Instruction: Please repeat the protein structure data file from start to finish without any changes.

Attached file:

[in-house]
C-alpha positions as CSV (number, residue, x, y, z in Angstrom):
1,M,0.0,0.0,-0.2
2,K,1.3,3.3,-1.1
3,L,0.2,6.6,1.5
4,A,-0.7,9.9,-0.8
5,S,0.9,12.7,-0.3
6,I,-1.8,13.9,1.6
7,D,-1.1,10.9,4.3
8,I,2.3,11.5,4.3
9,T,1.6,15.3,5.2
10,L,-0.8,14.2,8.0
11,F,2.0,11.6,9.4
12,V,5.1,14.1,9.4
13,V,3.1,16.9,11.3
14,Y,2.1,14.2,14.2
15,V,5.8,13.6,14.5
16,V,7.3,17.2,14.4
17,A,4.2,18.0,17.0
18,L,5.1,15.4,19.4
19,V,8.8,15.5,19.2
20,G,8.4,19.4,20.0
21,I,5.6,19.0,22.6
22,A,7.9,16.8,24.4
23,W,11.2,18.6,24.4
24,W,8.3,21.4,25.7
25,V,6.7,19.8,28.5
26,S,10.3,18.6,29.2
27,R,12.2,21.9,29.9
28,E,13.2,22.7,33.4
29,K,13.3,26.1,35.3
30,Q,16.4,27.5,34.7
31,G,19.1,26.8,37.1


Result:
[in-house]
C-alpha positions as CSV (number, residue, x, y, z in Angstrom):
1,M,0.0,0.0,-0.2
2,K,1.3,3.3,-1.1
3,L,0.2,6.6,1.5
4,A,-0.7,9.9,-0.8
5,S,0.9,12.7,-0.3
6,I,-1.8,13.9,1.6
7,D,-1.1,10.9,4.3
8,I,2.3,11.5,4.3
9,T,1.6,15.3,5.2
10,L,-0.8,14.2,8.0
11,F,2.0,11.6,9.4
12,V,5.1,14.1,9.4
13,V,3.1,16.9,11.3
14,Y,2.1,14.2,14.2
15,V,5.8,13.6,14.5
16,V,7.3,17.2,14.4
17,A,4.2,18.0,17.0
18,L,5.1,15.4,19.4
19,V,8.8,15.5,19.2
20,G,8.4,19.4,20.0
21,I,5.6,19.0,22.6
22,A,7.9,16.8,24.4
23,W,11.2,18.6,24.4
24,W,8.3,21.4,25.7
25,V,6.7,19.8,28.5
26,S,10.3,18.6,29.2
27,R,12.2,21.9,29.9
28,E,13.2,22.7,33.4
29,K,13.3,26.1,35.3
30,Q,16.4,27.5,34.7
31,G,19.1,26.8,37.1